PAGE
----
Federal Budget 2018: Skills boost to keep older people working
Workers and job seekers aged over 45 will be eligible for training programs to ensure they have the skills necessary to stay in the labour market for as long as they want instead of winding up on the unemployment scrapheap.
As part of the government’s baby boomers package, it will allocate $189.7 million over five years to assist mature-age workers adapt to the changing needs of the economy.
The bulk of the funding, $136.4 million over four years beginning in financial year 2019, will be available as targeted training for registered jobseekers to develop digital skills, enhance their employability and to identify job opportunities in local labour markets.
A Skills and Training Incentive, costing $19.3 million over three years, will provide as much as $2000 for workers aged 45 – 70 at risk of being made redundant through technological or economic change to undertake reskilling or upskilling. The worker or employer will have to match the funding.
A separate $15.2 million program – the Job Change Initiative – will be set up to outline career options for mature-age workers who are considering early retirement or facing redundancy.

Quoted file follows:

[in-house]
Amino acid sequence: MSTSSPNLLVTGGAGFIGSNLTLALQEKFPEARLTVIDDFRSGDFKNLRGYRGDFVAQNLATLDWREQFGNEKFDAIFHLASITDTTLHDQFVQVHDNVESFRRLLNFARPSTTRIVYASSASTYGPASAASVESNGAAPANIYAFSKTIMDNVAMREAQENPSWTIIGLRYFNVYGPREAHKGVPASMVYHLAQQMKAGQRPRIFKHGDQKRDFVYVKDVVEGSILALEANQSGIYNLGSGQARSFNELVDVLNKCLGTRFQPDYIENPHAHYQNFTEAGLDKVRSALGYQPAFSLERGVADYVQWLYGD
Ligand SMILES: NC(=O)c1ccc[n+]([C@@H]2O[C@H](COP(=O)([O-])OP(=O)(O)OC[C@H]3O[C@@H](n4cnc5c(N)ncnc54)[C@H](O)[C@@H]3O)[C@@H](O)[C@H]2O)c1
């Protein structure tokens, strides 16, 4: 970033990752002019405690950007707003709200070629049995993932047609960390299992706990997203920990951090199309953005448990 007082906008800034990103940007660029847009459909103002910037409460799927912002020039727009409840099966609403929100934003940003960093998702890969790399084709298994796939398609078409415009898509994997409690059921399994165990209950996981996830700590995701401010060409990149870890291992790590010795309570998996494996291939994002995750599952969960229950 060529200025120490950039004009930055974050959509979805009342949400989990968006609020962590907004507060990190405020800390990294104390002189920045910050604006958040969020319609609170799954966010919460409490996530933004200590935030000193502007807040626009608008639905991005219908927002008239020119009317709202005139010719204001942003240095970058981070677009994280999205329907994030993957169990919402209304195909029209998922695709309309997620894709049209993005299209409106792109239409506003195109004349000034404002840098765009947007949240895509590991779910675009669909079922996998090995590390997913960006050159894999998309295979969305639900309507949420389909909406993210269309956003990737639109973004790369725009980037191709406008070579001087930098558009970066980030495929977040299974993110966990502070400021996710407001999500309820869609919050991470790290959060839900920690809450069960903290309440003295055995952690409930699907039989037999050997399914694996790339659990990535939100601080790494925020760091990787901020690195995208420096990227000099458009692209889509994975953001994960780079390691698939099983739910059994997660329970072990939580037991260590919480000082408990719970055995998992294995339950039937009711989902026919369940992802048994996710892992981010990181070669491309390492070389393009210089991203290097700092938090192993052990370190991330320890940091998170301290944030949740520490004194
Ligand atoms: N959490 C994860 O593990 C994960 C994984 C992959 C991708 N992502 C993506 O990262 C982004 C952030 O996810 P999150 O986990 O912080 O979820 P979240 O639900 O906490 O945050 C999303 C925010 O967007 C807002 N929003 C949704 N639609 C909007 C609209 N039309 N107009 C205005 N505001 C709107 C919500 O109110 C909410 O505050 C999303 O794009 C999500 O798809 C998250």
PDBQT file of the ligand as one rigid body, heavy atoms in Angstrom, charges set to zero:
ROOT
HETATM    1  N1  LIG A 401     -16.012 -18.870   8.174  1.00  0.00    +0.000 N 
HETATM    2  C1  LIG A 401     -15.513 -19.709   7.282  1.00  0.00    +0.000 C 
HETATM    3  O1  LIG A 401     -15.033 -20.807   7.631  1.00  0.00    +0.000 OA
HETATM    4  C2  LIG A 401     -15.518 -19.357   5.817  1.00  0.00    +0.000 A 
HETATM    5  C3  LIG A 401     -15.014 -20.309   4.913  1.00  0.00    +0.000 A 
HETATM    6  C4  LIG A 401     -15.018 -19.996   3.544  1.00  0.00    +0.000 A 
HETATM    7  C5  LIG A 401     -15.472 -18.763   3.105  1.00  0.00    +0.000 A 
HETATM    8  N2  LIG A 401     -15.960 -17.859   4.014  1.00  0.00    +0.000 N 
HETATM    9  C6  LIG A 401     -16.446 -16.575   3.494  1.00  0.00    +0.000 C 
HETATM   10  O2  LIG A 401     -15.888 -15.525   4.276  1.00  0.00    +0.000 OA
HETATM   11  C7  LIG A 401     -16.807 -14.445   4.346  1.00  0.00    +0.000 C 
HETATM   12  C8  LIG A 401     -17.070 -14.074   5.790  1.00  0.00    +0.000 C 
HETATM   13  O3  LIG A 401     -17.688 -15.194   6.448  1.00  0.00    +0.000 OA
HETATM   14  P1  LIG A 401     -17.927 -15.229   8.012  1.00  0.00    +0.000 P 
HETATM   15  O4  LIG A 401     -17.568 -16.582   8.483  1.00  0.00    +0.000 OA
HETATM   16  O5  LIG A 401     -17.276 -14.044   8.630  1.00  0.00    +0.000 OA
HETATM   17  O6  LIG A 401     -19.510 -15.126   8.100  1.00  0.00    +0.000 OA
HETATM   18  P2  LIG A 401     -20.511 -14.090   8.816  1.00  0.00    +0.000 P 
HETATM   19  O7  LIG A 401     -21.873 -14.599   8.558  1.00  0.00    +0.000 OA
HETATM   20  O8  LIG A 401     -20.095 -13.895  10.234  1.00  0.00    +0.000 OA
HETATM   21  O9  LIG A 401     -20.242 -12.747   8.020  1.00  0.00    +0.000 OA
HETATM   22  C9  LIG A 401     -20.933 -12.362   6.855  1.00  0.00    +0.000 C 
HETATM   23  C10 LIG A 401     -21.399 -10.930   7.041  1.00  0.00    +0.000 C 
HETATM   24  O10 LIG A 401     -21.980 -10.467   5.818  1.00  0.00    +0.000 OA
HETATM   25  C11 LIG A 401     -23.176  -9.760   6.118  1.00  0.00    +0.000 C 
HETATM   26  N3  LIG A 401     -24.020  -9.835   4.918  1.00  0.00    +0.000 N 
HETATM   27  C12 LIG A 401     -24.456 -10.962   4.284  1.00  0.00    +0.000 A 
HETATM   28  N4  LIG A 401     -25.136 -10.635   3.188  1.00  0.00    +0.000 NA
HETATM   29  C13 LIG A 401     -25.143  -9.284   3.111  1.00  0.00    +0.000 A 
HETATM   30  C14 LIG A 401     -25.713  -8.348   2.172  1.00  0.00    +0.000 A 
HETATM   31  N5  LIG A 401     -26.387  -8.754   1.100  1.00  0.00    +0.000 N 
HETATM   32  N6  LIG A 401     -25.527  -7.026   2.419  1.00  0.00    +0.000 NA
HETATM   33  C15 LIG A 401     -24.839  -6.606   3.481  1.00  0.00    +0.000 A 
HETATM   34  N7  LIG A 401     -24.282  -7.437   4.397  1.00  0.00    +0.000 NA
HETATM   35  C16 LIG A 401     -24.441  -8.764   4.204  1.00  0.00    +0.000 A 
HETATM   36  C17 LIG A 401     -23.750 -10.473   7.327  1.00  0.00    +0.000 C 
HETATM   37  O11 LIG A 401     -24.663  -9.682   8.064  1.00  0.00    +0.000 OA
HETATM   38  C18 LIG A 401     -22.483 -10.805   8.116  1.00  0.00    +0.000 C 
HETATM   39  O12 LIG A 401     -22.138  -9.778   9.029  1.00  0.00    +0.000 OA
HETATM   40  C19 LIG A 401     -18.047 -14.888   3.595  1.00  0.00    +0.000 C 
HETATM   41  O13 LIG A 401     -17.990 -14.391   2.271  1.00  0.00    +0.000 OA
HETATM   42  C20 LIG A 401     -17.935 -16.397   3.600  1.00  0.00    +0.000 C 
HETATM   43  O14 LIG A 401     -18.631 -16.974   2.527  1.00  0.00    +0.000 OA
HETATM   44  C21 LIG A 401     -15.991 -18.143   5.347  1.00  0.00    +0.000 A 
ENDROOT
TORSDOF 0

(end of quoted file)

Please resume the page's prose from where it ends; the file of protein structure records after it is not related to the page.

The government will expand its Entrepreneurship Facilitators program, which promotes self-employment, to 20 additional locations at a cost of $17.7 million.
Recruiting and retraining
Incentives to hire a worker aged over 50 will be increased modestly by $1.1 million to provide additional wage subsidies for employers worth up to $10,000.
As part of the effort to keep Australians employed longer, workers will be able to undertake an online skills checkpoint when aged between 45 and 65 to provide advice to building their careers or transitioning to new industries.
As well as looking at workers’ employment history and qualifications, the checkpoint will look at their involvement in the community, such as volunteering, to see whether those skills would translate to a new career path.
By targeting workers aged in their late 40s, the hope is they will receive assistance to prolong their careers before running the risk of retrenchment, seniors advocates argue.
The government has flagged a need to drive cultural change and stop discrimination against older workers, promising to develop strategies in conjunction with business and seniors lobby groups.
“The government understands the importance of working with employers to ensure they understand the benefits of recruiting and retaining mature age people,” Jobs Minister Michaelia Cash said.
“We also need to support Australians most affected by our transitioning economy by providing opportunities for them to acquire the skills that will equip them for future opportunities and jobs.”
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